Maintenance & Upkeep of Infrastructure
I encourage all marketers and website operators to not overlook routine maintenance, updates, and upgrades to their infrastructure. These tasks must continue – because not keeping up with these issues will begin to introduce instability, technical debt, and ongoing headaches in the future. If you had a maintenance plan and were undergoing routine updates, now is not the time to stop those efforts.
First, all of the reasons we conduct maintenance still exist. Keeping our software up to date ensures they are running safely and securely. We've seen upticks in worms and other nefarious attacks since this crisis began, mostly because attackers know that everyone is more reliant on these systems. As such, software updates are actually on the uptick to respond to these issues. Stay on top of such things to avoid embarrassing and potentially expensive security breaches.
Also, failing to update simply means you'll have to do it later, and it'll be more complicated. We had a client recently go dark on us, only to reappear months later with a site that was not just out of date but also suffered a hack and missed out on some dependencies that required upgrades. The fixes became an expensive endeavor. Maintaining structured and regular maintenance is not something that should be overlooked.
Patch Up Capability Gaps Via Flexible Staff Augmentation
One of the challenges we are seeing from our customers is the reaction to layoffs and filling the gaps now present in their teams. Many CMOs and senior staff are now being asked to do production work that just a month or two ago, they would hand to more junior resources. We've always talked about how important a well-rounded marketing team is to ensure success. Digital marketing requires knowledge of many different disciplines, as it is a complex medium to operate within. Now, you have to maintain continuity with less.
I'm going to make an argument that in many ways, the excellent economy led to an environment of over-employment. We have seen this at many an enterprise, where in the past few years, we were somewhat shocked at how full-time positions were created to fulfill what would best be part-time work within very specific disciplines. Sadly, now many of those hires are the first to go, and the work still needs to be done.
For quite some time we have recommended that clients consider a more flexible model of augmenting their team with agile agency support, wherein they are not fixed to a single person of particular talents but rather having access to many skillsets via an on-demand model. Now more than ever, this type of arrangement makes sense. If you are in the situation where you recently had to let go of multiple people who were doing specific things, the idea of having a team who can handle production of tasks for you while you focus on the strategic work required could be a return to efficiency, all with an agile model aimed at lowering your ongoing costs and commitments.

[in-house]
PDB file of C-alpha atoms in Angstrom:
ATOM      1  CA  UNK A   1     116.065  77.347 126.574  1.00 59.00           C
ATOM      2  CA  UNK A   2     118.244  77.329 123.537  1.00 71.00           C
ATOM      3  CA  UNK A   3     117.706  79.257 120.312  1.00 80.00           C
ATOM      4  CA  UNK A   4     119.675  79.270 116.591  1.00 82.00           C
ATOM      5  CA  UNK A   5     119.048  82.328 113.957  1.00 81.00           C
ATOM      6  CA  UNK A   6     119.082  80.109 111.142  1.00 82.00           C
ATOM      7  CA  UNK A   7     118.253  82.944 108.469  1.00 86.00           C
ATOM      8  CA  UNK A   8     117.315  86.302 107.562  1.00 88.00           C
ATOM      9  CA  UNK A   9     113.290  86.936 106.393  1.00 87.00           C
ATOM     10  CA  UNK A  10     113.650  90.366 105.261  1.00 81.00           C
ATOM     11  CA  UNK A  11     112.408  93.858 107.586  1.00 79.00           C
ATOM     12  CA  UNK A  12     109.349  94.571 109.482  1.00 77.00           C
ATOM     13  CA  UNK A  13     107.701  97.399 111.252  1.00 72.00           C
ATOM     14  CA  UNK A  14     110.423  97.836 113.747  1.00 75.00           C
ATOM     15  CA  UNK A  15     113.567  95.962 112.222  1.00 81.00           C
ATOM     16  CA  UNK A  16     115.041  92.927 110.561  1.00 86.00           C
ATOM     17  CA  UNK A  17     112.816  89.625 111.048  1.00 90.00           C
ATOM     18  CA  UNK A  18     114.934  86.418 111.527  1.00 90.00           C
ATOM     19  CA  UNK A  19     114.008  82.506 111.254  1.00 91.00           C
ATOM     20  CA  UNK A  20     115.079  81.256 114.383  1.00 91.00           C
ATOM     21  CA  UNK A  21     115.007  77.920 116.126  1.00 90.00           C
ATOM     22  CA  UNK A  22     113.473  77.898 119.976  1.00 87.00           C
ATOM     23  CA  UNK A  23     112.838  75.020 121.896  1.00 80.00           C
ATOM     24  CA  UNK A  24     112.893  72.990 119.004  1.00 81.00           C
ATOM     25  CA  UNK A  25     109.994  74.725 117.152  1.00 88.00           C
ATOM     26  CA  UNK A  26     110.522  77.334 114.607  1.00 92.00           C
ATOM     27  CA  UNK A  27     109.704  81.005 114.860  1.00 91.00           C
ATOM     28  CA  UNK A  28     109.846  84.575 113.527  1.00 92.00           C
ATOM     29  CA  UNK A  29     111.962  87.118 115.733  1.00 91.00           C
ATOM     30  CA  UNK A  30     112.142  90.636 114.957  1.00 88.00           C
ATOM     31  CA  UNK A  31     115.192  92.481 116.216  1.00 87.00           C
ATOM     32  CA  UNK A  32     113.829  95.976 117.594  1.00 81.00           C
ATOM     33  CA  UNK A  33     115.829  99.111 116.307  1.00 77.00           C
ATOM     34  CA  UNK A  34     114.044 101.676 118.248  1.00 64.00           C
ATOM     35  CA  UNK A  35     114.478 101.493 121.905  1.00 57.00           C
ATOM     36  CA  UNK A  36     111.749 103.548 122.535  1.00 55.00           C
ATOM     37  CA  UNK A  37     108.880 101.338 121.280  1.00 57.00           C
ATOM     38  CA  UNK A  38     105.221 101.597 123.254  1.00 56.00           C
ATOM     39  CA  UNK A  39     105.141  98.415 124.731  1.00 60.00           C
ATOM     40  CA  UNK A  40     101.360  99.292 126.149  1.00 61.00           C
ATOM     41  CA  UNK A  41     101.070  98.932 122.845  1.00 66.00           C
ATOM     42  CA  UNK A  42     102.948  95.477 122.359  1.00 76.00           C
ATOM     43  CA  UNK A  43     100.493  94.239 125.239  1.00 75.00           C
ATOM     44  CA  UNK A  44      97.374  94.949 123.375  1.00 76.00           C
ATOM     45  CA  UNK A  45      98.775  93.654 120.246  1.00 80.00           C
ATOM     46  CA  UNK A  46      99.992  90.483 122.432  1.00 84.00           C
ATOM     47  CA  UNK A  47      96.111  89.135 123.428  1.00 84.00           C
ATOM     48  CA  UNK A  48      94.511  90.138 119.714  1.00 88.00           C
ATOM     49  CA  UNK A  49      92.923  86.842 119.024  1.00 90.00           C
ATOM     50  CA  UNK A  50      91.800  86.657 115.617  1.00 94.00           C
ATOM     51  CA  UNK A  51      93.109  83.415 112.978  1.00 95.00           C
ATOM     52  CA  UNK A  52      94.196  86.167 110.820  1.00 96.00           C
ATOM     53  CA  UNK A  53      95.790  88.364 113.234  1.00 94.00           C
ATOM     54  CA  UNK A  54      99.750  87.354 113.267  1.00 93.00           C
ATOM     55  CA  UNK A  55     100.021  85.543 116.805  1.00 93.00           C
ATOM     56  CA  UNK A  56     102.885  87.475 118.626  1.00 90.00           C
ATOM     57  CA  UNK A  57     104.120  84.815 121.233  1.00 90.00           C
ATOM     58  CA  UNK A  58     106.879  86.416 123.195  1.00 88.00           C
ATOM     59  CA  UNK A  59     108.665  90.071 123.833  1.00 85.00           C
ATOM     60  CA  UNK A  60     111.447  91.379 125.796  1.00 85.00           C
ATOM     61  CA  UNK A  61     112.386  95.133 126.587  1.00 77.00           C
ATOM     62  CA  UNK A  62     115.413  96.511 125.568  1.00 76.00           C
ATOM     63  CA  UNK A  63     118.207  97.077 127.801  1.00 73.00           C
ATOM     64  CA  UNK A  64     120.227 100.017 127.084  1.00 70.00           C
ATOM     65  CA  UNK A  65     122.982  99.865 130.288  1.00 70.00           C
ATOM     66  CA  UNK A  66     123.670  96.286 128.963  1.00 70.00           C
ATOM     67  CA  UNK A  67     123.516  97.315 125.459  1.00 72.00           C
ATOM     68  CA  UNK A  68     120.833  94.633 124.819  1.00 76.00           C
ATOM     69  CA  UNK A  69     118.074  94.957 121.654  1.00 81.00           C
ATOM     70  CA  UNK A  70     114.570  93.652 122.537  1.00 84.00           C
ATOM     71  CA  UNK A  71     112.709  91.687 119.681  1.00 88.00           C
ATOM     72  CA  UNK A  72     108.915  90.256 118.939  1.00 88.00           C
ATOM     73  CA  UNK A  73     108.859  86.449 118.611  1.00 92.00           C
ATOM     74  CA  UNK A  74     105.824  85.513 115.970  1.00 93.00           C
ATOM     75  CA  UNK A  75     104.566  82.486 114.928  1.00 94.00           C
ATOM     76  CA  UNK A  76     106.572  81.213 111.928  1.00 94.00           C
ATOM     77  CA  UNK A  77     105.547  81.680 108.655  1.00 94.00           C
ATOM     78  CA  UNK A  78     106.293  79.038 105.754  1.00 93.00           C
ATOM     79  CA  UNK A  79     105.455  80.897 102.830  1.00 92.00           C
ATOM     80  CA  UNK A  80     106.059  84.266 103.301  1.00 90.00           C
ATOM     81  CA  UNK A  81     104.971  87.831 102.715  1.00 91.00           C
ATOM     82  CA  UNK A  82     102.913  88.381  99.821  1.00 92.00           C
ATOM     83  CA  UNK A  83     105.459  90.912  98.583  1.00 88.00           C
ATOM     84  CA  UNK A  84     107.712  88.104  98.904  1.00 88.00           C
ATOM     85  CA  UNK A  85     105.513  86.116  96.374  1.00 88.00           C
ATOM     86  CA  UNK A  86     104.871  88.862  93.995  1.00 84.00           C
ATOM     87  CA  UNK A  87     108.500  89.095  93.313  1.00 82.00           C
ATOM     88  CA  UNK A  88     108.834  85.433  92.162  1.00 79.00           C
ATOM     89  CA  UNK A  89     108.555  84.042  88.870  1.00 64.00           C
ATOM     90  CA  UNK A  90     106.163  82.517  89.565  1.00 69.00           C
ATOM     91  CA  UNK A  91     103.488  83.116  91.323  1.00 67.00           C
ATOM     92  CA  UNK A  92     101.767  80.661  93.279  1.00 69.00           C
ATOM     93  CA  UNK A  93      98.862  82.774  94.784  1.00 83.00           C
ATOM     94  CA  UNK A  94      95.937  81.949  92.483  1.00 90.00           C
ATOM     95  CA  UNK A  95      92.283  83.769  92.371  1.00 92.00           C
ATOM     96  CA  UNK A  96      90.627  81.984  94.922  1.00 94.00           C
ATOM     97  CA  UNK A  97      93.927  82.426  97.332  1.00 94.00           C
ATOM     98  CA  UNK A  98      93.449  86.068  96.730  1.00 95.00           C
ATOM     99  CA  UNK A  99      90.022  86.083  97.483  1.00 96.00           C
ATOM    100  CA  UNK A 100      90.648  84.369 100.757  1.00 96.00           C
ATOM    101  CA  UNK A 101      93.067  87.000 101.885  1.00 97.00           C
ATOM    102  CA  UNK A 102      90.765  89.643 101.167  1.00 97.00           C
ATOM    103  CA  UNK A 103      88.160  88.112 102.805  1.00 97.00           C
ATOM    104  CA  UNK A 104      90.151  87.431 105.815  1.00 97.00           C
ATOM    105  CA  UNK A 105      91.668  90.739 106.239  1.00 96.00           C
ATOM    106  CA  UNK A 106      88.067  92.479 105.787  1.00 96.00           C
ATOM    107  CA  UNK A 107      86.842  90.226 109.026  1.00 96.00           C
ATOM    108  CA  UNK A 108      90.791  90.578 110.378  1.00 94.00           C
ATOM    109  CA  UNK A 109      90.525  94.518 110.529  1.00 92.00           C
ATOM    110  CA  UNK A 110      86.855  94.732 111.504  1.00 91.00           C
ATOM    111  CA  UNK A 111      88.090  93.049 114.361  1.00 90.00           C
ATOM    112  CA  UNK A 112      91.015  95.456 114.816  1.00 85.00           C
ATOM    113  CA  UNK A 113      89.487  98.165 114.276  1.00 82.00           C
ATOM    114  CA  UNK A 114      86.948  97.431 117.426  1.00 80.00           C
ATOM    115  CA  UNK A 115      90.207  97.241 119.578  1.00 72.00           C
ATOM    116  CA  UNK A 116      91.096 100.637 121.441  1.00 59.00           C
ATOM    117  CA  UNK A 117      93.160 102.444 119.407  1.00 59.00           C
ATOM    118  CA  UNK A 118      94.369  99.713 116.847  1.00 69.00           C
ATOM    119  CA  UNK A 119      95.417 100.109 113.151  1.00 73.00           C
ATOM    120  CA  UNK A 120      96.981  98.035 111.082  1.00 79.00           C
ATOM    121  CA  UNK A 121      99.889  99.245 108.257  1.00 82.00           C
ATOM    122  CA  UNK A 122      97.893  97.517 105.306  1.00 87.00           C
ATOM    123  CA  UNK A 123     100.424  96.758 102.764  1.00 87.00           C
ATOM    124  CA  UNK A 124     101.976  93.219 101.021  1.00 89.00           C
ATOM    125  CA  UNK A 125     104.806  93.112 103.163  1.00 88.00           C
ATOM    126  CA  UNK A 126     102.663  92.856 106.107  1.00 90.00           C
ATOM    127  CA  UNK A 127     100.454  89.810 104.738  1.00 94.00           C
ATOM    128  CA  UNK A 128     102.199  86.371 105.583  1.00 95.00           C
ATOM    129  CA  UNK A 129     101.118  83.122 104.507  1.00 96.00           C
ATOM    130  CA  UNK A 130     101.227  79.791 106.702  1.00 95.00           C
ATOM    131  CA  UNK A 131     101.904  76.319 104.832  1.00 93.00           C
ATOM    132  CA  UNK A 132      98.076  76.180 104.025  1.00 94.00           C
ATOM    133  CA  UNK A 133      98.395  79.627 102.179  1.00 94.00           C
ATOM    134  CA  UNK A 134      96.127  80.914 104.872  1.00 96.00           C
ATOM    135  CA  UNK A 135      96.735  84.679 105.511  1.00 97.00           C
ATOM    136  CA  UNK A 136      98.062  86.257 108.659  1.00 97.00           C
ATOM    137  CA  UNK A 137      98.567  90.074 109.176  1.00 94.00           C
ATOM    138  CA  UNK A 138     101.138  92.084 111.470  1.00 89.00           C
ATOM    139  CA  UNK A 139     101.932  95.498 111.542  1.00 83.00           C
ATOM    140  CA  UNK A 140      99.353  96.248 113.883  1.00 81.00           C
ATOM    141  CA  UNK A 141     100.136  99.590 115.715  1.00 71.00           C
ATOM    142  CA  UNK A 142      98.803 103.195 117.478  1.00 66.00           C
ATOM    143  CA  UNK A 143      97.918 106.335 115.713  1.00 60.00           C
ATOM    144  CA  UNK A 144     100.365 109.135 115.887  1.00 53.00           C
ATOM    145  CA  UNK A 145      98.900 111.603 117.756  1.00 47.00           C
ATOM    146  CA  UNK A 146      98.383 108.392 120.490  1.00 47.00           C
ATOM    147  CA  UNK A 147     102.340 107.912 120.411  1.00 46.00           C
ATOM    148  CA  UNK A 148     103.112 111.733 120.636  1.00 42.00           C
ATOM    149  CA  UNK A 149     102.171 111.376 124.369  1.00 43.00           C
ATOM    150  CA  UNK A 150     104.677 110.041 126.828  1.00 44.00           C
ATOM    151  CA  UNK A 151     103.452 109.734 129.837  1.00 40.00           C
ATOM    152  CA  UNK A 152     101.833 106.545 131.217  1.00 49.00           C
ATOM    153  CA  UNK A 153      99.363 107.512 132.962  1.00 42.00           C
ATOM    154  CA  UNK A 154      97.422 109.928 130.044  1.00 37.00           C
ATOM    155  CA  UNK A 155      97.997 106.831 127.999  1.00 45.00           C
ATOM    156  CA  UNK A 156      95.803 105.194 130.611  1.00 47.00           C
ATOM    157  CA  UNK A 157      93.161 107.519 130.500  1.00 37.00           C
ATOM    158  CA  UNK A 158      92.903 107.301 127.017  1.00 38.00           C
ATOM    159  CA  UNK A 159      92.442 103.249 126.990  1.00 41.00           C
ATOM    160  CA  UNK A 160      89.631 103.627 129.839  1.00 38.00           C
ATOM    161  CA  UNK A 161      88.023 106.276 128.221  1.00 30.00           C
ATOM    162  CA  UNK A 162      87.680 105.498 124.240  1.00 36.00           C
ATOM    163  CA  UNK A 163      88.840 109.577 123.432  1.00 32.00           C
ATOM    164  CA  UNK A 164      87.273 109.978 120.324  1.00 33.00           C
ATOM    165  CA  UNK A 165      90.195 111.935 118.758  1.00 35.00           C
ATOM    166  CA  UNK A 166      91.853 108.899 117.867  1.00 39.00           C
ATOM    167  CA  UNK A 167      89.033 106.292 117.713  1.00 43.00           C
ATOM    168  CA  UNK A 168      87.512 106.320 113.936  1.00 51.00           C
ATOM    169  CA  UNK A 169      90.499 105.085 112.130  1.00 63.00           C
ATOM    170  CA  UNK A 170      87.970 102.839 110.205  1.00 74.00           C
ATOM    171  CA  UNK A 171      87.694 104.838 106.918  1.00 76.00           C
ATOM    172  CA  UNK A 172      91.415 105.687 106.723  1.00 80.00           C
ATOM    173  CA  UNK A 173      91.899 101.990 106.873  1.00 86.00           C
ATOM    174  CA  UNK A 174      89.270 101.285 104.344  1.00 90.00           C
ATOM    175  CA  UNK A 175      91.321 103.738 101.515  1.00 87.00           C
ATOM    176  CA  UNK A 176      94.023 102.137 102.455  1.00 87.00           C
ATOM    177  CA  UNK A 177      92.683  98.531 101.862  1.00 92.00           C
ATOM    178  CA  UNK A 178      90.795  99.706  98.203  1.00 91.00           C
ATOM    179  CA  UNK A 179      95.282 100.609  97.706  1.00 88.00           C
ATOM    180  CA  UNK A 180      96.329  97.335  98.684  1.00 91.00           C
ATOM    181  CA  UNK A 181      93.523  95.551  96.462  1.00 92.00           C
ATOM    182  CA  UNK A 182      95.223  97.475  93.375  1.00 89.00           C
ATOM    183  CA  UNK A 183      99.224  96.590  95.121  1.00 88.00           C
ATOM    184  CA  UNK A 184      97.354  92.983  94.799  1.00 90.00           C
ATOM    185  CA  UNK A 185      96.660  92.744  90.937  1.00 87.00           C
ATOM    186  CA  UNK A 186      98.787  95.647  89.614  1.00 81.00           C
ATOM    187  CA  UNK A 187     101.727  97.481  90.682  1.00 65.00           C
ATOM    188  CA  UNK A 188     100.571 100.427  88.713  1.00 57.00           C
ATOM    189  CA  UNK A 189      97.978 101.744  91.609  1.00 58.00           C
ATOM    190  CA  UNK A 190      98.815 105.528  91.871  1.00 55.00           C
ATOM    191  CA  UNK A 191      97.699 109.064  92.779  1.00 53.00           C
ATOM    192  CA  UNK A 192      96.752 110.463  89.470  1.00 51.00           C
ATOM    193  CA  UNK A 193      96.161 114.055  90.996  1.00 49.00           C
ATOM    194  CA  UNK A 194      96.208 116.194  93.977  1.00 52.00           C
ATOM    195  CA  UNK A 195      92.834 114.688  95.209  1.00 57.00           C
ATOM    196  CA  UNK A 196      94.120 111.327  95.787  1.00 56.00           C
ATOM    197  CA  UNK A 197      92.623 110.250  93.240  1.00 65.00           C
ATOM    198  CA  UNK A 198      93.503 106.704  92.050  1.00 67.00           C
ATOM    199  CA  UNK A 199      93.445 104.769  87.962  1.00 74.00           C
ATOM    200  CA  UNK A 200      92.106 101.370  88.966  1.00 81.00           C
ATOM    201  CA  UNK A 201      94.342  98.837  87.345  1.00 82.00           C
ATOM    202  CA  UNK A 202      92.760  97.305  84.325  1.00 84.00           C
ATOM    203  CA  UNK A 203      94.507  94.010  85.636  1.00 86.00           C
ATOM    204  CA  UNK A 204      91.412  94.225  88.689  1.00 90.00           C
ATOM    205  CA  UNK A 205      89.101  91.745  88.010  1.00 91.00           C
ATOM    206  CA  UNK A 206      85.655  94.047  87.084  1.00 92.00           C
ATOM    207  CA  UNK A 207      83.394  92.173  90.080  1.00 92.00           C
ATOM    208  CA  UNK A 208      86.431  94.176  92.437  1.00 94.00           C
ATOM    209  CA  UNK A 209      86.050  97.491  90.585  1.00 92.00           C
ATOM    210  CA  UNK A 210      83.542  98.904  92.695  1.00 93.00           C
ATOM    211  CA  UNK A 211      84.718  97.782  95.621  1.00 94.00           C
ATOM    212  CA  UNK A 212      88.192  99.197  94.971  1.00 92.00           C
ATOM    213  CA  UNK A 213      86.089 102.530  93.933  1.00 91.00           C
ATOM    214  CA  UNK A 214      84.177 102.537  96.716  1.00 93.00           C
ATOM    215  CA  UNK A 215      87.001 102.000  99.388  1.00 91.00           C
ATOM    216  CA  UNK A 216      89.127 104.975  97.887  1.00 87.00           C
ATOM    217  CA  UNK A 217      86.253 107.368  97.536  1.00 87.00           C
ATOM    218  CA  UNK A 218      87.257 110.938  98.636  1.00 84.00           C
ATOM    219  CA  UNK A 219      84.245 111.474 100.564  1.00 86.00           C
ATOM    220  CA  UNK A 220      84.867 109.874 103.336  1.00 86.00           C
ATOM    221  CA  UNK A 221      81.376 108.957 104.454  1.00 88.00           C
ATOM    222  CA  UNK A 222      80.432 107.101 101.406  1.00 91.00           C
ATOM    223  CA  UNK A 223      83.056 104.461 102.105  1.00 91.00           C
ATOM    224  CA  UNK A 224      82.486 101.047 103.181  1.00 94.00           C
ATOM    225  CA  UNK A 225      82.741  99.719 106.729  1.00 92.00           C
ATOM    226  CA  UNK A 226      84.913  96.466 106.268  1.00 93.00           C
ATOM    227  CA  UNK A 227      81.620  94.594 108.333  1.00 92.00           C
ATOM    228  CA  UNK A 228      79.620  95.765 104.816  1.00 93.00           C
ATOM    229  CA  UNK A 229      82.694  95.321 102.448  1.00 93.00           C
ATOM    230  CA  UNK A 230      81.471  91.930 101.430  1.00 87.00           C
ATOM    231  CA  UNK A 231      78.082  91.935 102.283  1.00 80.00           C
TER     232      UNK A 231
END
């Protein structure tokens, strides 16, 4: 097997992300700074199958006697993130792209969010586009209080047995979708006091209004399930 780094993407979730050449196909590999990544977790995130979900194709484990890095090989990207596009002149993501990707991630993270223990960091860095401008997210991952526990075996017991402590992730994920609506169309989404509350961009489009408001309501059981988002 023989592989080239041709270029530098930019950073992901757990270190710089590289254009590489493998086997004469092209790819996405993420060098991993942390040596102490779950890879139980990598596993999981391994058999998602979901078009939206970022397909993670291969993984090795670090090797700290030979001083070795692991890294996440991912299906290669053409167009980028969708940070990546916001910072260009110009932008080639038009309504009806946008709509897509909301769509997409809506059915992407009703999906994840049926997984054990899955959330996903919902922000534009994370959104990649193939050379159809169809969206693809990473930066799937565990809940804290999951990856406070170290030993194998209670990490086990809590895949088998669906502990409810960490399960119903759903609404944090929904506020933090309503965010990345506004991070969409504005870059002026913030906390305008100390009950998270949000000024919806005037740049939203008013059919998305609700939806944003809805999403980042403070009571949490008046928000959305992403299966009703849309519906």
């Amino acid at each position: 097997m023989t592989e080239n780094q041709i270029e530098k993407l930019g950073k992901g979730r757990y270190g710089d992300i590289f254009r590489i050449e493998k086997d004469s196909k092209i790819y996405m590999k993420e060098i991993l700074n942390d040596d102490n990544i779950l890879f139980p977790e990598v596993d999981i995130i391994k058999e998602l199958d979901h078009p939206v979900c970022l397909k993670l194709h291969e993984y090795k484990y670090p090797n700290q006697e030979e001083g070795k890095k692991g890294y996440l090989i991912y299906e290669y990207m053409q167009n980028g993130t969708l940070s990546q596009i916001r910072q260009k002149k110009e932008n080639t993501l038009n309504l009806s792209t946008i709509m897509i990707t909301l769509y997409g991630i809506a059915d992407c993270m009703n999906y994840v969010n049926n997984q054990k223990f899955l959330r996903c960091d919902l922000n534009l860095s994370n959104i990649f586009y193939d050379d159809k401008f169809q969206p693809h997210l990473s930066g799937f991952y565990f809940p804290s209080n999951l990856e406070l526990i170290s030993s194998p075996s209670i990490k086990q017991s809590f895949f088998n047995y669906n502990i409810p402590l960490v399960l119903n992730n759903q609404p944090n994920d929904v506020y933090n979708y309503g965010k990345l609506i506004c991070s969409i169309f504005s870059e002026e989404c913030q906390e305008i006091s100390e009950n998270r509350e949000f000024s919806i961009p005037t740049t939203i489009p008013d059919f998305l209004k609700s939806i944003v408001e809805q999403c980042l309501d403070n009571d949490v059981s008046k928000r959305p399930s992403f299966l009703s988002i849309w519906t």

Plan for The Future
Sure, you are busier now than ever simply triaging issues and keeping the lights on. But, now is also the time to take a hard look at your business and where you want to be when we come out of this mess. I've spent time recently talking to clients and friends about this specific topic... If market conditions were to return to where they were (and they will at some point), what would you do differently versus what you did before? This isn't saying that you have to execute all of these concepts now. It just means that you are working to define a new vision, a guiding north star, from which you can begin the journey back to normalcy.
The environment has changed and will continue to evolve, this much is true. But when we are all through this, what will you be kicking yourself for not doing? Or what will you be thankful that you did? Predicting the future is essential, and doing so while considering risk factors will guide us towards making decisions that will benefit us in the long term.
With that said, the one thing I've been personally working on these days is patience. We can't force the market to change, we can't force the economy back to normal. I have a quote that I work hard to remember on a regular basis: You can't control the waves, but you can learn to ride them. We can make informed judgments and predictions, act on those perspectives, and patiently accept that we are doing all we can in the current environment. With careful, thoughtful action, we will succeed on the other side of this mess!
What a difference a month makes, eh? While right now, we may be stressed, we need to keep the focus on what we can be doing to maintain continuity and messaging to our customers. Meanwhile, a commitment to keeping everything running reliably and securely must be a focus. And finally, while doing all of this, an eye on the future and where we want to be will help guide us during difficult times. You can do this!